• Doesn’t hold up head when on tummy.

The Third Month

By the end of the third month, reports babies should be able to follow moving objects with their eyes. They recognize familiar faces and show an interest in shapes and patterns. An infant’s color vision is developing, so bright, colorful toys and decor help with distinguishing colors.

Baby may be started at loud noises such as an alarm or dog barking and soothed by gentle sounds such as a vacuum cleaner or dryer. Babies enjoy familiar voices and like to “talk” by cooing, gurgling, and babbling.

Milestones to watch for this month include:

  • Purposeful cries differing based on fatigue, hunger, or other needs.
  • Looks at, opens, and closes hands, and brings objects to mouth.
  • When on tummy, raises head and chest and turns head side to side.

By the end of the third month, contact your pediatrician if your baby:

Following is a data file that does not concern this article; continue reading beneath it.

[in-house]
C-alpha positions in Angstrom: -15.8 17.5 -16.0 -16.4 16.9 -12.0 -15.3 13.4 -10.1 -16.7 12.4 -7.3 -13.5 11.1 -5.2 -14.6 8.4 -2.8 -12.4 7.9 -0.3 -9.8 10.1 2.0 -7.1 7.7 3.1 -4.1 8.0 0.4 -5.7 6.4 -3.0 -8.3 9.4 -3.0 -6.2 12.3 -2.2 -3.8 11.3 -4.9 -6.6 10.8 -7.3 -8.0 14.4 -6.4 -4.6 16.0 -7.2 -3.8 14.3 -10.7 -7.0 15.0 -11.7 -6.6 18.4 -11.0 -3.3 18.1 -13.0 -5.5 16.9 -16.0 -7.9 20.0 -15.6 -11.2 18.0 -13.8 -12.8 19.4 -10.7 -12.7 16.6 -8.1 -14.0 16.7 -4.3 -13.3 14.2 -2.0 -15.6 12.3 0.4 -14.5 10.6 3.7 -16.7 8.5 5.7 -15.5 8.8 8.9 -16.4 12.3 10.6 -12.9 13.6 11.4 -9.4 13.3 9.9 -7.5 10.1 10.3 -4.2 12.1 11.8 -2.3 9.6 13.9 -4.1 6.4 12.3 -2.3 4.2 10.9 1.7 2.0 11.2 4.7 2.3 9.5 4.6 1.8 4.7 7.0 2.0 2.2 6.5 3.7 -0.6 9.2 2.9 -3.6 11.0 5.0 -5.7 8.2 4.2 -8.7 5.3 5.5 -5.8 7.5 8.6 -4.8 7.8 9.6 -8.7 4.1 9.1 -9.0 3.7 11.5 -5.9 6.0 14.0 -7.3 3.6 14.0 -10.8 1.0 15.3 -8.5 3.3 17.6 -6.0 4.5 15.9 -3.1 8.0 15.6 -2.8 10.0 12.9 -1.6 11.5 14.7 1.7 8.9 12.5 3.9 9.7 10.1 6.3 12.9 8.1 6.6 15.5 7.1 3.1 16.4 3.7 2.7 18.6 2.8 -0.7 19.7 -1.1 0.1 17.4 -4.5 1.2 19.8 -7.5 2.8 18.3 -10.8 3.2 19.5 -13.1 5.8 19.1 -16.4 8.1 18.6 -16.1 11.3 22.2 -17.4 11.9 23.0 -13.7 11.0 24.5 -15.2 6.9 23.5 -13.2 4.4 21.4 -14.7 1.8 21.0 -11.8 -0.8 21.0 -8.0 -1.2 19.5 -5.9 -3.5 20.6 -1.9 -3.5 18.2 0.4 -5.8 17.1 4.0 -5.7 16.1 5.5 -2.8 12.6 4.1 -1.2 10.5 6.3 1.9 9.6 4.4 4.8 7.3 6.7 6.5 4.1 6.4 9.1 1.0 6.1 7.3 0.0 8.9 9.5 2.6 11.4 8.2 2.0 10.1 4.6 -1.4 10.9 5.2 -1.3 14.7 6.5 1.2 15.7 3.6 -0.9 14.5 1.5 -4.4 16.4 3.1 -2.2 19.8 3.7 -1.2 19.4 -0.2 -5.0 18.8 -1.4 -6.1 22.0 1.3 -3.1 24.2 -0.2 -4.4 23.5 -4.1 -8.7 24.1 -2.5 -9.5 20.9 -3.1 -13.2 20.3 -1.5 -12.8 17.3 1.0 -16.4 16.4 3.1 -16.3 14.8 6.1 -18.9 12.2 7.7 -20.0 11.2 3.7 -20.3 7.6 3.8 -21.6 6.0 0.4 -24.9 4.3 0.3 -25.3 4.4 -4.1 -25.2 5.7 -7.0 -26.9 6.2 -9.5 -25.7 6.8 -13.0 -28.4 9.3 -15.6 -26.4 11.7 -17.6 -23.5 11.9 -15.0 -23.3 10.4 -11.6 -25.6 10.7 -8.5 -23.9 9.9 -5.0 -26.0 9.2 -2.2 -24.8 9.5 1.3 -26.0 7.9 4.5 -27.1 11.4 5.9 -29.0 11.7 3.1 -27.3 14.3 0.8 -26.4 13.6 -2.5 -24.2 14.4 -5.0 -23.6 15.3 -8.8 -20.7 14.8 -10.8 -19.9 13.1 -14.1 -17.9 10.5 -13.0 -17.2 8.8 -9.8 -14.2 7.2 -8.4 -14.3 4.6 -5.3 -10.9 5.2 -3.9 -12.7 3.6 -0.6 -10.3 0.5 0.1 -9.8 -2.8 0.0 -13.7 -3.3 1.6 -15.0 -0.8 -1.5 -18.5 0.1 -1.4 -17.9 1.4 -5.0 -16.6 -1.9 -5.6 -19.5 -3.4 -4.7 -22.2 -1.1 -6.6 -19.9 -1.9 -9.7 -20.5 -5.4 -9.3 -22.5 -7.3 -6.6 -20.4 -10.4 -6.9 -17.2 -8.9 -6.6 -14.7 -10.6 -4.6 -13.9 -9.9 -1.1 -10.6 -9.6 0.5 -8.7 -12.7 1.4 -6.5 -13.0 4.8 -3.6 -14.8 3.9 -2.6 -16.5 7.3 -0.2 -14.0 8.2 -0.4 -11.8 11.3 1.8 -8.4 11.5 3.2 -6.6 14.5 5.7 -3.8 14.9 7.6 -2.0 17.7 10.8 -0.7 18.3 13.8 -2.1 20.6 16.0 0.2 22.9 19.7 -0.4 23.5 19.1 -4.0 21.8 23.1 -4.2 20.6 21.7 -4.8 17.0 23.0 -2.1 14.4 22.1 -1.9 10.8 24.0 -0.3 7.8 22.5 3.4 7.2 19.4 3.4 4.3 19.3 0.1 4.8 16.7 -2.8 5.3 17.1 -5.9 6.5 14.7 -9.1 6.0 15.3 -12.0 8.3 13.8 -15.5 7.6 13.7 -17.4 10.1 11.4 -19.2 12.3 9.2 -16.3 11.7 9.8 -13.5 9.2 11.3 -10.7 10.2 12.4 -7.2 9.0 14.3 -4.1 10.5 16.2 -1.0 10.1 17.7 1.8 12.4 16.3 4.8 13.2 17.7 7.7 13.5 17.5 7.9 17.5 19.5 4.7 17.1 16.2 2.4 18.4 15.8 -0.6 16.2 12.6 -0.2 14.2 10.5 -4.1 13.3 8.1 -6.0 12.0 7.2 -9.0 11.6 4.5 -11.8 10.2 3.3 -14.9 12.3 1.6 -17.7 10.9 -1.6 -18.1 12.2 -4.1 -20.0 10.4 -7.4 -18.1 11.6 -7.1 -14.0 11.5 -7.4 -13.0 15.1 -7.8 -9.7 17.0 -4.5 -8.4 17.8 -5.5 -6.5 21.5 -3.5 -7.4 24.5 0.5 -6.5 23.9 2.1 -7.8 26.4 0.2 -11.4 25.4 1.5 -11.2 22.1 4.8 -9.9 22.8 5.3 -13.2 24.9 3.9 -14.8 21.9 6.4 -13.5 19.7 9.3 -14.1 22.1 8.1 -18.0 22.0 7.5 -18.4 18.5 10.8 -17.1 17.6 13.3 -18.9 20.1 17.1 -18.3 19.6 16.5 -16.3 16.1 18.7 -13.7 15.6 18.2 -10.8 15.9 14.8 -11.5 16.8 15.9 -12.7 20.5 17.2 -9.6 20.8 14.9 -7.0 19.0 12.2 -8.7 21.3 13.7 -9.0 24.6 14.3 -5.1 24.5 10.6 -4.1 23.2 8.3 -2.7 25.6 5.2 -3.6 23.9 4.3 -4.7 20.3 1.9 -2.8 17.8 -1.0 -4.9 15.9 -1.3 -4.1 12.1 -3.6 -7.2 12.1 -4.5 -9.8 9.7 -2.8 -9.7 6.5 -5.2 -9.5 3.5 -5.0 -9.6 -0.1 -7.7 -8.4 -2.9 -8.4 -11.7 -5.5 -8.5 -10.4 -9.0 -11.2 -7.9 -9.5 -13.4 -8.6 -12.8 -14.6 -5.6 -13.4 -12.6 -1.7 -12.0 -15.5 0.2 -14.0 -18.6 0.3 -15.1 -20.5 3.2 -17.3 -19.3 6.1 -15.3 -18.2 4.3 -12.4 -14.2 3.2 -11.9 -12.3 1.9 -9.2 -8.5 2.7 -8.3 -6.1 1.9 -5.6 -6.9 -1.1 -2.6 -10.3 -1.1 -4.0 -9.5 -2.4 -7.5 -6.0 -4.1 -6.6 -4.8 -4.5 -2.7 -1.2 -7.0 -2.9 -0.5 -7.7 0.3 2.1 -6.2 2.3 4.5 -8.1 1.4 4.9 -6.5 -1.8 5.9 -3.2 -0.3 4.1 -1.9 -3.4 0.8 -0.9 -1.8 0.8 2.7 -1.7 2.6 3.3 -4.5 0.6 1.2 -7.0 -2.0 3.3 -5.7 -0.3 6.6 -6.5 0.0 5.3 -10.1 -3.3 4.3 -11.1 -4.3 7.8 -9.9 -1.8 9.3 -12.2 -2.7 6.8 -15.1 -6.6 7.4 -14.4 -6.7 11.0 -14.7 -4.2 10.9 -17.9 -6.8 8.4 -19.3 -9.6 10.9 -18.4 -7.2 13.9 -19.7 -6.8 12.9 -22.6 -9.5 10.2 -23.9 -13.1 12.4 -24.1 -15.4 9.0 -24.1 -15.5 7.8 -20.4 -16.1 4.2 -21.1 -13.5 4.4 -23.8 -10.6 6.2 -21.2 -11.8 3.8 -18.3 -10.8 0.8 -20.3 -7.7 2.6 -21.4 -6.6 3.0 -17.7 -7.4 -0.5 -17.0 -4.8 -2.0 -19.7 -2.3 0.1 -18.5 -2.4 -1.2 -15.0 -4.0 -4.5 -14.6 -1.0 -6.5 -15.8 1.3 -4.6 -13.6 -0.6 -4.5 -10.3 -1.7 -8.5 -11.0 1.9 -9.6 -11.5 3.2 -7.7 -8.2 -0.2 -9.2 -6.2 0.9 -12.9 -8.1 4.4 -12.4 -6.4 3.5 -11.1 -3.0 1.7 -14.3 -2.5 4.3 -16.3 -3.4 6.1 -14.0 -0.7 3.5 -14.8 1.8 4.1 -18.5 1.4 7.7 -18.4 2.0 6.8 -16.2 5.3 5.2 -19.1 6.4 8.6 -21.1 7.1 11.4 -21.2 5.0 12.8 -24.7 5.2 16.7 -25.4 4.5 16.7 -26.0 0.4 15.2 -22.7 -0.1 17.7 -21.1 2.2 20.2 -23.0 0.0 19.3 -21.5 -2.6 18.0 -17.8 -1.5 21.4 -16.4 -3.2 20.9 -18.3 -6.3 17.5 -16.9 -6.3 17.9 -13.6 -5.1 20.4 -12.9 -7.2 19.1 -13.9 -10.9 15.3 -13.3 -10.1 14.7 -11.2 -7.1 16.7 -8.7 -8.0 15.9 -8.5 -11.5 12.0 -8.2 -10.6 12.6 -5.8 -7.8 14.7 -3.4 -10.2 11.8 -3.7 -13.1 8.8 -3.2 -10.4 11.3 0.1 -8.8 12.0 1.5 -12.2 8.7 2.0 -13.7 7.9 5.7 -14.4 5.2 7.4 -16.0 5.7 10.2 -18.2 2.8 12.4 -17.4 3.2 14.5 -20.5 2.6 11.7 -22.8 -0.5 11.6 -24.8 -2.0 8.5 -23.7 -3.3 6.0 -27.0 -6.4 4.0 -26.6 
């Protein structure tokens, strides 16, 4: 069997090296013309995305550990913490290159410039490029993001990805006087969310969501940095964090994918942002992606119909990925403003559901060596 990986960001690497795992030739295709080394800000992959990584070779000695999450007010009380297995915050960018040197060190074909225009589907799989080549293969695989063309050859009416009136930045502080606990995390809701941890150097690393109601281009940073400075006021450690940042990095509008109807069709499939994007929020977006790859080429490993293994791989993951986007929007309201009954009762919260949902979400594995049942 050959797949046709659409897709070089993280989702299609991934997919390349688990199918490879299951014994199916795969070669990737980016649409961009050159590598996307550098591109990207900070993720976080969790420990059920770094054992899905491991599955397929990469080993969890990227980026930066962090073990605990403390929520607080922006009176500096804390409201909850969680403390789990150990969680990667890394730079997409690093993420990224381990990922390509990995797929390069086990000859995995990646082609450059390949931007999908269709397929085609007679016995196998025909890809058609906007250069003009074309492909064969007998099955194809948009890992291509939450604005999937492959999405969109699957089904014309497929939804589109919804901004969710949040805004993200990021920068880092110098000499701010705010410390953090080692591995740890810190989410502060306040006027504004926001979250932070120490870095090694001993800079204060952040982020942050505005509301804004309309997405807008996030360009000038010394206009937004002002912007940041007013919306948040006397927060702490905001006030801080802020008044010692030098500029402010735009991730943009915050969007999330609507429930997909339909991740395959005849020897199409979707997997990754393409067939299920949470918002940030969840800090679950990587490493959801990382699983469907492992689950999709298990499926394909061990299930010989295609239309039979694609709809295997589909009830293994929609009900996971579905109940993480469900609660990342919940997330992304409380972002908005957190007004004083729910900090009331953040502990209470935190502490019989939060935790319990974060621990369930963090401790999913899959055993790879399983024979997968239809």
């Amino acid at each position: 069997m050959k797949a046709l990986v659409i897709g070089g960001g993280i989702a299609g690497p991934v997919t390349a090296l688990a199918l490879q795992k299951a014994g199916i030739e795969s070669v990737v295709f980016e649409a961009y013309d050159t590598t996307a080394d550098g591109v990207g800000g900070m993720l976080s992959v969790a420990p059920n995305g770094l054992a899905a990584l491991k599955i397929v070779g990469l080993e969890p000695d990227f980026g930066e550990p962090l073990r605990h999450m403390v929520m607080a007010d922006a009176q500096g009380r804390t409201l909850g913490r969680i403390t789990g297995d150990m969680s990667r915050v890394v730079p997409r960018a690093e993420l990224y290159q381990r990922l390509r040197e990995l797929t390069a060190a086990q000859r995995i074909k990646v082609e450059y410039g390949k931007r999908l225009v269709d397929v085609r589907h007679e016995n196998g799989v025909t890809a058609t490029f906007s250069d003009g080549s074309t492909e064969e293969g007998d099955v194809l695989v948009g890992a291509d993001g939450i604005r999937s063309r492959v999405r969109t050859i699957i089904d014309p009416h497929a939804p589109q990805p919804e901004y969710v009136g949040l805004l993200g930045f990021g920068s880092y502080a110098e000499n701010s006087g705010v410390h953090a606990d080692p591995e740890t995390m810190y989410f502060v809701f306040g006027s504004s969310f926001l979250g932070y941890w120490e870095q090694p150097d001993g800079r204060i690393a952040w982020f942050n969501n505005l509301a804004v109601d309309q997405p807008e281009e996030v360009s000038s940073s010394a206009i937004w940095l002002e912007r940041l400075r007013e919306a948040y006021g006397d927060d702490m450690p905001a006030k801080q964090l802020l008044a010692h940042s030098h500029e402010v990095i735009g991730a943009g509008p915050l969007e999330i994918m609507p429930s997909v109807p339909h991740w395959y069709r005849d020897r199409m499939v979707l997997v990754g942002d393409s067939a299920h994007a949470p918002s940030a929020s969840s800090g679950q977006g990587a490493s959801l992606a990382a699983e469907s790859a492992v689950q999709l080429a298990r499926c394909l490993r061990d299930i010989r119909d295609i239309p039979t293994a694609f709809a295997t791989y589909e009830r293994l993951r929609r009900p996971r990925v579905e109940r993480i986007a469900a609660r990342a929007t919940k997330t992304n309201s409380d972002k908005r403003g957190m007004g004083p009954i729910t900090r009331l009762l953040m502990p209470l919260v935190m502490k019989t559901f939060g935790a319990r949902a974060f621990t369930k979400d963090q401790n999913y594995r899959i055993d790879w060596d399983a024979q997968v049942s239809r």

• Doesn’t follow moving objects with eyes or doesn’t smile at people.
  • Doesn’t grasp and hold objects or bring objects to mouth.
  • Cannot support head well.

The Fourth Month

The fourth month, your baby smiles spontaneously at people, babbles, and responds to affection. Your baby should be able to hold their head steady, push down with their legs when their feet are on a firm surface, and may be able to roll over from tummy to back.

Below are some milestones to watch for:

  • Enjoys playing with people and may cry when play ends.
  • Babbles with expression and copies sounds.
  • Improved hand-eye coordination.

By the end of the month, be concerned if baby:

  • Fails to watch objects or people as they move.
  • Doesn’t hold head steady, coo, or smile at people.
  • Doesn’t push down with legs when feet are on a firm surface.

The Fifth Month

In the fifth month, babies begin to realize they are separate from their parents, and begin to determine the differences between parents, caregivers, and strangers as well as children and adults. This is a beautiful time where your baby has attached to you but may also mean a fear of strangers.